Agile practices should foster high-performance self-organizing teams. It is important that high-performance equals value delivery, to ensure that the team solves the right problem. It is also important to create an environment where high-performance can flourish which requires thinking and action at a management level. We examine three commentators perspectives on enabling high performance.
Velocity, the measure of work completed by the team divided by the time taken to complete it, is increasingly being used to manage the productivity of a team and as a comparison between teams. Jim Highsmith, Mark Levison, and Scott Ambler discuss the misuse of velocity as a productivity measure.
Agile does not necessarily mandate or recommend the use of tools. Ideally the development could be done on a command line interface with requirements present on index cards. However, in the last few years, several tools have emerged and they have acted as a catalyst to successful Agile development. Migan and Gaia recently conducted a survey to find out the use of such tools in the Agile space.
Many developers like to work in isolation, for some time, if not always. XP recommends a room arrangement called “Caves and Commons”. Commons area is organized to maximise osmotic communication. Caves are meant to facilitate isolation for activities like personal email, phone calls or a quick spike. However, there could be a situations where a team member wants to take this isolation too far.
In a recent Harvard Business Review article Teresa M. Amabile and Steven J Kramer challenged the commonly held mnagement belief that Recognition is the most motivating and positive factor in the workplace. Their multi-year study tracked the motivation and emotions of hundreds of knowledge workers and identified POGRESS as the single most important factor for individual motivation in the workplace
Context Switching is defined as changing focus and attention from one task to the other in relatively short periods of time. It is widely considered harmful for the team member and the project that he is working on. Charles Miller mentioned a few ways of how they handle context switching at Atlassian.
Tathagat Varma, general manager with a large provider of IT management solutions, wondered whether Agile's productivity improvements could be linked to how it improves teamwork. His article analyses Agile values and practices by mapping them against Patrick Lencioni's business fable "The Five Dysfunctions of a Team."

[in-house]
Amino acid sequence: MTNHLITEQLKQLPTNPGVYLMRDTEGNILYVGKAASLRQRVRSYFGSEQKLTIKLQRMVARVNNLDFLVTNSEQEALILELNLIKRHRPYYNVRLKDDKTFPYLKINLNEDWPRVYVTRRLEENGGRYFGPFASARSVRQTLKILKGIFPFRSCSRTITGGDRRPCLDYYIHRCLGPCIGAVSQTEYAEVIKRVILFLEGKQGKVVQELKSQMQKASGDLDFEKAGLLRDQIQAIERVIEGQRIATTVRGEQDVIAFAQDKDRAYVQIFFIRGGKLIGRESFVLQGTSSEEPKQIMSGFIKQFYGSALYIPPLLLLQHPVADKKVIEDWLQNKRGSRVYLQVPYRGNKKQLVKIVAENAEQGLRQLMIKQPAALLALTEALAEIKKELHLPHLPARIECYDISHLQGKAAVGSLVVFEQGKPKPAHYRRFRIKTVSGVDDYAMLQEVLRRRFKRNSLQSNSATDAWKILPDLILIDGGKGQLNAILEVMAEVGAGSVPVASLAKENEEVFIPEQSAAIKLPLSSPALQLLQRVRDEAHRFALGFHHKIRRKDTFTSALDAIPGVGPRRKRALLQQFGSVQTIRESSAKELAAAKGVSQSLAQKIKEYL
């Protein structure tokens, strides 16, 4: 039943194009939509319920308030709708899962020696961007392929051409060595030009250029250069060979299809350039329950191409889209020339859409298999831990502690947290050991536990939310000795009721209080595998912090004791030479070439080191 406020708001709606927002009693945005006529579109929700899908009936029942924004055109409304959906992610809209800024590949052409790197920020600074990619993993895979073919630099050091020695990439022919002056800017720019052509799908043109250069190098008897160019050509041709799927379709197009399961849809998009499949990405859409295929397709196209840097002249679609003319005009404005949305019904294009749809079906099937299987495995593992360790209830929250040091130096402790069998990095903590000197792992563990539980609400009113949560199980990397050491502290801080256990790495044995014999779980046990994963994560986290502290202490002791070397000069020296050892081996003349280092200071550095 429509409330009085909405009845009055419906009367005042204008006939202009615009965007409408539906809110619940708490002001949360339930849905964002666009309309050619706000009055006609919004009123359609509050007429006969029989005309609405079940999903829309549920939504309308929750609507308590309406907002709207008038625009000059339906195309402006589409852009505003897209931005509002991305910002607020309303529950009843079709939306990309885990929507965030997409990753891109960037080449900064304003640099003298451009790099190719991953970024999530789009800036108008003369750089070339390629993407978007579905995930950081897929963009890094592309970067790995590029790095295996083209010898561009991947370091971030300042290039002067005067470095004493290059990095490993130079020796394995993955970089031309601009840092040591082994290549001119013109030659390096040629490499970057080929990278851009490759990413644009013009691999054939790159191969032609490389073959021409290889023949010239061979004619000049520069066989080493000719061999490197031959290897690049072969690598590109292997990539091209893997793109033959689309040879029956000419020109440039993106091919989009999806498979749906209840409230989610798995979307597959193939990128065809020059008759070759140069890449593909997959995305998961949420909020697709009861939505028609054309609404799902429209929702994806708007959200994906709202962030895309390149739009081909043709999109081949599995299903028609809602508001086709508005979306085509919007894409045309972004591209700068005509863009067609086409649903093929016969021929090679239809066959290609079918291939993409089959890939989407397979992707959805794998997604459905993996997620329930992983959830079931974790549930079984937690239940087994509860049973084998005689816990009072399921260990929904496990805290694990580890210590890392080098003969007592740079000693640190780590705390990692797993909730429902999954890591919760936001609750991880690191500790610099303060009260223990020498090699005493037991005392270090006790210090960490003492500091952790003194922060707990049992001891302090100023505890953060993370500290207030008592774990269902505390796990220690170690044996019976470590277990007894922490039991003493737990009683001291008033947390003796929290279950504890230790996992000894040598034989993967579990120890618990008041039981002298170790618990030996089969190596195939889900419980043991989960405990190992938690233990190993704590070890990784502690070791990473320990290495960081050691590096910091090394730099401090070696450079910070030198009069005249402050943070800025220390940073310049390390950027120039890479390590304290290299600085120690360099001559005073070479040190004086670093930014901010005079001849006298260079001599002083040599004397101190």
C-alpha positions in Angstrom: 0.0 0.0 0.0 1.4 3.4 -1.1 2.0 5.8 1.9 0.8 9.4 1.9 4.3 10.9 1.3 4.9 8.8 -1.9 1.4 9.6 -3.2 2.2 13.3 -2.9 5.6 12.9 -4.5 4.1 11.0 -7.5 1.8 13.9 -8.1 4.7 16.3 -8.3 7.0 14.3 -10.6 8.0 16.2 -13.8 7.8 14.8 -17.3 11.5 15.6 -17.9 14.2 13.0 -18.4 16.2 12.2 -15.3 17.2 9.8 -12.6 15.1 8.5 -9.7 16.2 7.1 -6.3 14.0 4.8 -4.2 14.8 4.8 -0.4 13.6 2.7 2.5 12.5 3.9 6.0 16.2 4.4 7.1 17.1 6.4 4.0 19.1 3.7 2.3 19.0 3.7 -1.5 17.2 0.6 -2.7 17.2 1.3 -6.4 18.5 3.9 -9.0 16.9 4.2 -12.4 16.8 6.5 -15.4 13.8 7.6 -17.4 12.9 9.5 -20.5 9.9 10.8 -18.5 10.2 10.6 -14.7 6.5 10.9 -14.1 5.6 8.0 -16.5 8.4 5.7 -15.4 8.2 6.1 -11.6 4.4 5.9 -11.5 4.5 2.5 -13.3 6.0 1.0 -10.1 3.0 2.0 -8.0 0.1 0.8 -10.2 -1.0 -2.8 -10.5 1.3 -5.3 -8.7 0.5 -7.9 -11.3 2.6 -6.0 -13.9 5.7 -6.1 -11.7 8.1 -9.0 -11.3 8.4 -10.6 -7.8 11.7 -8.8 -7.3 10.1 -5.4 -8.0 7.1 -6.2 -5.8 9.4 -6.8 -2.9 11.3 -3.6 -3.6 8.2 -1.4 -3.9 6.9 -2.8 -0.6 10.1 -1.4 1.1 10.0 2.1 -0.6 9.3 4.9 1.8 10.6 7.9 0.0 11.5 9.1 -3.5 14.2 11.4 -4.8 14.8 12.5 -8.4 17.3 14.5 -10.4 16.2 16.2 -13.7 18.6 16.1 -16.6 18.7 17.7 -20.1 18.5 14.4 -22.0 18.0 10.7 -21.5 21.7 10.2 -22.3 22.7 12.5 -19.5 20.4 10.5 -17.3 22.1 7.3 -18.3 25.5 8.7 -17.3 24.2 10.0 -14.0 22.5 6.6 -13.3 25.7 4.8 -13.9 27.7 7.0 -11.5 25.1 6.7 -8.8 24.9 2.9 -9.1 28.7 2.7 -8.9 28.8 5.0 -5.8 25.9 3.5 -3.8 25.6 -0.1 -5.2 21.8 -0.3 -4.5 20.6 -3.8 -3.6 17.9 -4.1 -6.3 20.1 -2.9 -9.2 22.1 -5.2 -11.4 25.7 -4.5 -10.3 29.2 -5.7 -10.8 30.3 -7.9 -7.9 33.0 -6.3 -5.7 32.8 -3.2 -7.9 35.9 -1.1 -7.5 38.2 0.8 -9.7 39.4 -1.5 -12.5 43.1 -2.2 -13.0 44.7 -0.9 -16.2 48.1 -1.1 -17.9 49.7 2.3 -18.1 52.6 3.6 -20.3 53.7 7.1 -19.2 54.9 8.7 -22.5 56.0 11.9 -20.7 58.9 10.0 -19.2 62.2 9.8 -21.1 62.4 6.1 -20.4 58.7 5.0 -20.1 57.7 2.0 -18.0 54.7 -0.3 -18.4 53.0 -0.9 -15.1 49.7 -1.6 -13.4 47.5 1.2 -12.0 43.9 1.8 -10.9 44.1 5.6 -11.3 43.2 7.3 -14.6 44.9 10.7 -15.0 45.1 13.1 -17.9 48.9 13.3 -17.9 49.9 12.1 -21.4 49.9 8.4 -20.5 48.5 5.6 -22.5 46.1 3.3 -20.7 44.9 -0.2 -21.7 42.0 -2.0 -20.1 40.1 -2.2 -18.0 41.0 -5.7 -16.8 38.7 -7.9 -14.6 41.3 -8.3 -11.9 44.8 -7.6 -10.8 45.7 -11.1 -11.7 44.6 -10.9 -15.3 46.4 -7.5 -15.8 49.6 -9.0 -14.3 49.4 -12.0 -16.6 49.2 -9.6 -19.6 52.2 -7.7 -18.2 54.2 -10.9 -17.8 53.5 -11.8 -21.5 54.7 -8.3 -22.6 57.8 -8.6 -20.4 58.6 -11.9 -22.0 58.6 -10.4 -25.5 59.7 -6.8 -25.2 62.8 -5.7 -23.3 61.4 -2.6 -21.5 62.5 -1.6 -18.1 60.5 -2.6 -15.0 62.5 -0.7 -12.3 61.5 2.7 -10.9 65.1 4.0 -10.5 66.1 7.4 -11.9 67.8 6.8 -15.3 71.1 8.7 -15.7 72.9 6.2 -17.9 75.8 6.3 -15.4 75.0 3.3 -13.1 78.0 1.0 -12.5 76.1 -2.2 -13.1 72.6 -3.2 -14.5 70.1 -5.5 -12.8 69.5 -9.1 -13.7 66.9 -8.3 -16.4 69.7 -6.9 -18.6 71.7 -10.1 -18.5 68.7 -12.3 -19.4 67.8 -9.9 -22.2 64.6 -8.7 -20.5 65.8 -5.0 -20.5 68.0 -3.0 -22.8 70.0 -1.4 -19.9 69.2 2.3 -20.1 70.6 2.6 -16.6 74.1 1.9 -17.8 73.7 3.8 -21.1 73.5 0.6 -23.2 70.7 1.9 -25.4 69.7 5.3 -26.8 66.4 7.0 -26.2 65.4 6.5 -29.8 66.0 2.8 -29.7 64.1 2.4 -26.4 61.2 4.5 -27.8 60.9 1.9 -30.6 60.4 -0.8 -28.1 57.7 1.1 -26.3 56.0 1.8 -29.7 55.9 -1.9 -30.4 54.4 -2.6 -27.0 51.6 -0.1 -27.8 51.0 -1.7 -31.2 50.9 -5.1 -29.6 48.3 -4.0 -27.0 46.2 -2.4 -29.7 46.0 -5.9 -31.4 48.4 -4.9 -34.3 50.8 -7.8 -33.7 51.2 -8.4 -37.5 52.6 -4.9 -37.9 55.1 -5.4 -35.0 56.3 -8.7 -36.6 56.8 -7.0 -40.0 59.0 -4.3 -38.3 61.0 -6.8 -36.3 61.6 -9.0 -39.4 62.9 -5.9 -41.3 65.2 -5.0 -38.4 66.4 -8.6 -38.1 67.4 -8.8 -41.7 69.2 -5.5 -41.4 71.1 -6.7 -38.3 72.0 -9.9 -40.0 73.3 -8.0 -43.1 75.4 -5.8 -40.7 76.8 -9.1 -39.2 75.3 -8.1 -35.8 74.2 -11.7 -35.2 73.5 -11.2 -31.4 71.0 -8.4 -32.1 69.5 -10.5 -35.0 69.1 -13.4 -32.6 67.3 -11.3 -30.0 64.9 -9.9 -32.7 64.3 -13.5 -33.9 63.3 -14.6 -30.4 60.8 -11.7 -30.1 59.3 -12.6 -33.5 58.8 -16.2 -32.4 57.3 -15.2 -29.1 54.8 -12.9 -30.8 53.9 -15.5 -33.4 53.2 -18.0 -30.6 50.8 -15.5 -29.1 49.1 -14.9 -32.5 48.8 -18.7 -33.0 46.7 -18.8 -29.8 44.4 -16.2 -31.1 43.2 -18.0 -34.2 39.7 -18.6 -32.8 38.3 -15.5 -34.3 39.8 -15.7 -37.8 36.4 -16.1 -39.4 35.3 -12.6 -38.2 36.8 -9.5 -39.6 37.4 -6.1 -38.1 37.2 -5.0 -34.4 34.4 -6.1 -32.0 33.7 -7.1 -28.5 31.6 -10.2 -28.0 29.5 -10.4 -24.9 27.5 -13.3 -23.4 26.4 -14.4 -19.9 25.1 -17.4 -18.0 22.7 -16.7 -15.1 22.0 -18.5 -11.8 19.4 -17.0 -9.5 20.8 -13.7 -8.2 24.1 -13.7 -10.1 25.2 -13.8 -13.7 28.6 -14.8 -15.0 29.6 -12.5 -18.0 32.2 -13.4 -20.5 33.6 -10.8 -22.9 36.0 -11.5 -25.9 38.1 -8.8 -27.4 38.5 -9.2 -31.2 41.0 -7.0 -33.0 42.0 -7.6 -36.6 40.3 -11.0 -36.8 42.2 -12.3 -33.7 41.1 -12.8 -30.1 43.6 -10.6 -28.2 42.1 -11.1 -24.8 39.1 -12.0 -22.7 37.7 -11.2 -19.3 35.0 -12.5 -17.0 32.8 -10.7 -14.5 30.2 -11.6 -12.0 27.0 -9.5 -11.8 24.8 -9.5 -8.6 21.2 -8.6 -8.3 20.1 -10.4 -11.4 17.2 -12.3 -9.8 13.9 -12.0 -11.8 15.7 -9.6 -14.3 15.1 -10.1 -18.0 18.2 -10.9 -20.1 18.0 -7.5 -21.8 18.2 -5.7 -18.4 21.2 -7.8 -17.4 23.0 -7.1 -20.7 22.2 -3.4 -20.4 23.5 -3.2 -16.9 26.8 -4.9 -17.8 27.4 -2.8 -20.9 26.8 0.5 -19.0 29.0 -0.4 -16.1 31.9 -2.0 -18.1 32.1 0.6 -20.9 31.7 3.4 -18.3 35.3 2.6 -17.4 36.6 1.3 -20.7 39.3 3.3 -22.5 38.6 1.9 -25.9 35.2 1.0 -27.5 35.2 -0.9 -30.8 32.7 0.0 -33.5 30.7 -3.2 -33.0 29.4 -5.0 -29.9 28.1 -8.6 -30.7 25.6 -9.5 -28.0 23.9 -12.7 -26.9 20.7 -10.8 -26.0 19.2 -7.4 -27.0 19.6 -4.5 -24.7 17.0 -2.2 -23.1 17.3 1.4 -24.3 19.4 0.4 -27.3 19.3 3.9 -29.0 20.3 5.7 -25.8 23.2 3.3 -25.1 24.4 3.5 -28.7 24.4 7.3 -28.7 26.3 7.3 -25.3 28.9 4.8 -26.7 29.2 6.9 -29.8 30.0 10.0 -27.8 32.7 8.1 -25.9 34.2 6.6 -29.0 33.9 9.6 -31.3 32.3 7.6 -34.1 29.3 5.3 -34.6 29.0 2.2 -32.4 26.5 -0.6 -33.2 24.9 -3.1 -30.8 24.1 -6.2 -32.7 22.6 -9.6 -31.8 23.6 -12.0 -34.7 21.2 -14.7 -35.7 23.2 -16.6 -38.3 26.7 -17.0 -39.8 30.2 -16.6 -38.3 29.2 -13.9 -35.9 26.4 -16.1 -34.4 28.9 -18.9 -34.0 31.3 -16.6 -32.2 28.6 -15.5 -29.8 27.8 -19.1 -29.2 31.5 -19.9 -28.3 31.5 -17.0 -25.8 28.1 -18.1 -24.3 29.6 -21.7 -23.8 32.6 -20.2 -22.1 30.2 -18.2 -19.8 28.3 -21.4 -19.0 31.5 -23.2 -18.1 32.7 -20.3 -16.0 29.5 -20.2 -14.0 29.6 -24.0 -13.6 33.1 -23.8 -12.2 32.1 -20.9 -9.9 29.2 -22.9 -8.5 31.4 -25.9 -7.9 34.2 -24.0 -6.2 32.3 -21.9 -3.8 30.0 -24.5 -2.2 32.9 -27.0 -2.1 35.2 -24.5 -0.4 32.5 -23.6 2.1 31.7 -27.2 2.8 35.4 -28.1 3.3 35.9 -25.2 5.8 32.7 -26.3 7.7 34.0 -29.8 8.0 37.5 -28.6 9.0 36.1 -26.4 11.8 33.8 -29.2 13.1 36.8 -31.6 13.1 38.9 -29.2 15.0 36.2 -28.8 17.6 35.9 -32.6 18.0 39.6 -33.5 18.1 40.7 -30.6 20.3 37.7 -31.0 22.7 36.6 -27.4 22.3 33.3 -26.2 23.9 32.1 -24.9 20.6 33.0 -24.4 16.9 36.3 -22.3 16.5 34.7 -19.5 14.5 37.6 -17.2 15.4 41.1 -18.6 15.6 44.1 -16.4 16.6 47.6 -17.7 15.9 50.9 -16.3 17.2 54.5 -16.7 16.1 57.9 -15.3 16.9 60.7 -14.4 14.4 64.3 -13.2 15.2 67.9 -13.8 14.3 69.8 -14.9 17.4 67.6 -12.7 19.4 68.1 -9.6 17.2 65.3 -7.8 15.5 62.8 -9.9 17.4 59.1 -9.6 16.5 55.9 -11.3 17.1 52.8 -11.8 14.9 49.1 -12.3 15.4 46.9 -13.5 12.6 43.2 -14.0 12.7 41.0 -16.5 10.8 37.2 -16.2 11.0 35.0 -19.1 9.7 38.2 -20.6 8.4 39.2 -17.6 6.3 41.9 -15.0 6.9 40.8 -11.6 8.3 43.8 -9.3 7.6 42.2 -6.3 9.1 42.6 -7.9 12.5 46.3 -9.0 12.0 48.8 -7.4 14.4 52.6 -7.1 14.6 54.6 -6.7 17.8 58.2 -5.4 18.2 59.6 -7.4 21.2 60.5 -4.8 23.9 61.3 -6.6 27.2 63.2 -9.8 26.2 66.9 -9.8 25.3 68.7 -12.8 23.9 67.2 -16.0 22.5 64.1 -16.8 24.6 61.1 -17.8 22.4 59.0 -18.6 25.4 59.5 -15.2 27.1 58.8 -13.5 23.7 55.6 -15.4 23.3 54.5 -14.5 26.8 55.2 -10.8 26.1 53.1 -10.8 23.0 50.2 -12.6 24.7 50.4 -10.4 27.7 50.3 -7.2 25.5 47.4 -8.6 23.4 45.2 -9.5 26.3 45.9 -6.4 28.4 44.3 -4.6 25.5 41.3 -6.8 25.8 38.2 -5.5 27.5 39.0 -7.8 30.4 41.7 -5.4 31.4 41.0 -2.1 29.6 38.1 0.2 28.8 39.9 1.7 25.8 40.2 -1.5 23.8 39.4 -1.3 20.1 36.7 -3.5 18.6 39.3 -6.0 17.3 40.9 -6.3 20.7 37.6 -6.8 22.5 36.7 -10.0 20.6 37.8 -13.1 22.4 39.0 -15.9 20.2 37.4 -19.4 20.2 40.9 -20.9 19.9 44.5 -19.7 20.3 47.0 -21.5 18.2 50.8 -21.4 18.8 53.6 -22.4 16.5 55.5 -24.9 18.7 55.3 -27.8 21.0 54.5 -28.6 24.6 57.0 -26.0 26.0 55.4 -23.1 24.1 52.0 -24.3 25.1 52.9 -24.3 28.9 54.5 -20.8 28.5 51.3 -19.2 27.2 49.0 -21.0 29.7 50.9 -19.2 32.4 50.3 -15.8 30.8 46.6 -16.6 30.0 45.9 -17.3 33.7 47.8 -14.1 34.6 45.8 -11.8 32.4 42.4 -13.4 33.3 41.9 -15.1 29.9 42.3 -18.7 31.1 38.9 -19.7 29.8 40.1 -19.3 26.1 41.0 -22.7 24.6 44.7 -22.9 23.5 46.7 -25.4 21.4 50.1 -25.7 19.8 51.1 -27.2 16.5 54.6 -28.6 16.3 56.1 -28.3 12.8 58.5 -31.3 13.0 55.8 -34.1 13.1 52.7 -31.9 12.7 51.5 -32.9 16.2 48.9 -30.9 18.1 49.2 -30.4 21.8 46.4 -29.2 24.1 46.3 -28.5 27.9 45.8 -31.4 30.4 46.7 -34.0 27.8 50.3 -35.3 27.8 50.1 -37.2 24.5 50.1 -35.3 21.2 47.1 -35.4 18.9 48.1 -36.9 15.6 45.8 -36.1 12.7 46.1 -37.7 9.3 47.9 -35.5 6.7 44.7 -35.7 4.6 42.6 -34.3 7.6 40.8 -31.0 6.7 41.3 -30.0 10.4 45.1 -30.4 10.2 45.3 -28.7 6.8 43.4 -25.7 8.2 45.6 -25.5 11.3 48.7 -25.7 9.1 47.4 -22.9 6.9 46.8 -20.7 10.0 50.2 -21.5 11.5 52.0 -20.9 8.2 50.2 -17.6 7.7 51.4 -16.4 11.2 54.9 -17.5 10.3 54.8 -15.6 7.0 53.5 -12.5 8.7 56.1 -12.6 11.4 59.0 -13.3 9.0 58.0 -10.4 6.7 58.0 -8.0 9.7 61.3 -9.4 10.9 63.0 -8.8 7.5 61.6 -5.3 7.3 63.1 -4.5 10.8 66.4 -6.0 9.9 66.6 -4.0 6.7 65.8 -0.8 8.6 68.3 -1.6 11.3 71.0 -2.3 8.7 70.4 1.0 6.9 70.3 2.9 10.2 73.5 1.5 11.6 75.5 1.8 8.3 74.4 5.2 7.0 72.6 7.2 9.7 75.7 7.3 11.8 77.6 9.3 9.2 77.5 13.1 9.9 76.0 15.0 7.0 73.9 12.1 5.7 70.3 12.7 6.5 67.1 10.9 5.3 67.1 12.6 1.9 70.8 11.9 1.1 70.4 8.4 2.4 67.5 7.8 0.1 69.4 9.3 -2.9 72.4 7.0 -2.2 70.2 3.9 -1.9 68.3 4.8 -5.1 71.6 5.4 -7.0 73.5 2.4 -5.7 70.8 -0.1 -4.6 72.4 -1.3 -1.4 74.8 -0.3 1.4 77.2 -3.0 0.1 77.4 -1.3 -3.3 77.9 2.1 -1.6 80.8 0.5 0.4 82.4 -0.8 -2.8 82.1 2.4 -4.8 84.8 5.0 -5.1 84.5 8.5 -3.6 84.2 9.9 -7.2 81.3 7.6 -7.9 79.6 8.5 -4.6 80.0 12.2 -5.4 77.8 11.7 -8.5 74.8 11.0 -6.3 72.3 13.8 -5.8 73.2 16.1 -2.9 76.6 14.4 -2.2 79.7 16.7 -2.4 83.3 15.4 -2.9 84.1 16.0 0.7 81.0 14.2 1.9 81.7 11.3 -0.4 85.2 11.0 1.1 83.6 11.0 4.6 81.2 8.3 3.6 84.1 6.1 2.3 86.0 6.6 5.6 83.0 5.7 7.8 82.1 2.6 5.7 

Kent Beck suggests that on very short term projects, when you're trying to figure out if there is a viable concept, you might do less (even no) automated testing to help get off the ground quickly. This goes against all of the conventional wisdom surrounding TDD.
"Test-driven Development" and "Pair Programming" are two of the most widely known of agile practices, yet are still largely not being practiced by many agile teams. Often, people will cite being "too busy" to adopt such practices as TDD and pairing; in essence, implying that striving for high code quality will reduce productivity. Mike Hill explains how this logic is seriously flawed.
There have been a lot of discussions and debates about the optimal team size for maximum productivity. While most Agilists agree that smaller teams are more functional and productive as compared to larger teams, however defining the optimal team size is still a challenge.
Well-known agilist and TDD expert J.B. Rainsberger has begun a series of posts to explain why his experience has led him to the thought-provoking conclusion that "integration tests are a scam".
In My Framework is More Productive than Your Framework, Ken DeLong examines approaches to making software projects more productive. He finds that despite the hype about frameworks, languages, and project management tools, these tend not to be the bottlenecks. Ken believes that the largest productivity gains are likely to come from improved communication, code readability, and debugability.
Agile practitioners have come to understand the negative effect “context-switching” has on productivity when it comes to your projects and teams. To what degree do the same ideas apply at the daily task and personal interaction level, and what can people do to avoid micro-level multi-tasking problems? Phil Gerbyshak offers some advice.
It's not news that at the heart of successful software systems (and, frankly, fulfilling software careers) is good design. Also not news is that defining what "good design" really means has been at the heart of many debates, papers, talks, books, discussions, and more for ages. To help, J.B. Rainsberger and Scott Bellware offer some advice to follow until that one true definition comes along.
Earlier Scott Ambler posted an article of how to measure productivity on agile teams by utilizing acceleration. Recently he followed up with another post where he answers some frequently asked questions related to agile productivity and acceleration. Specifically one question answers how to measure the amount of $ saved by an accelerating team.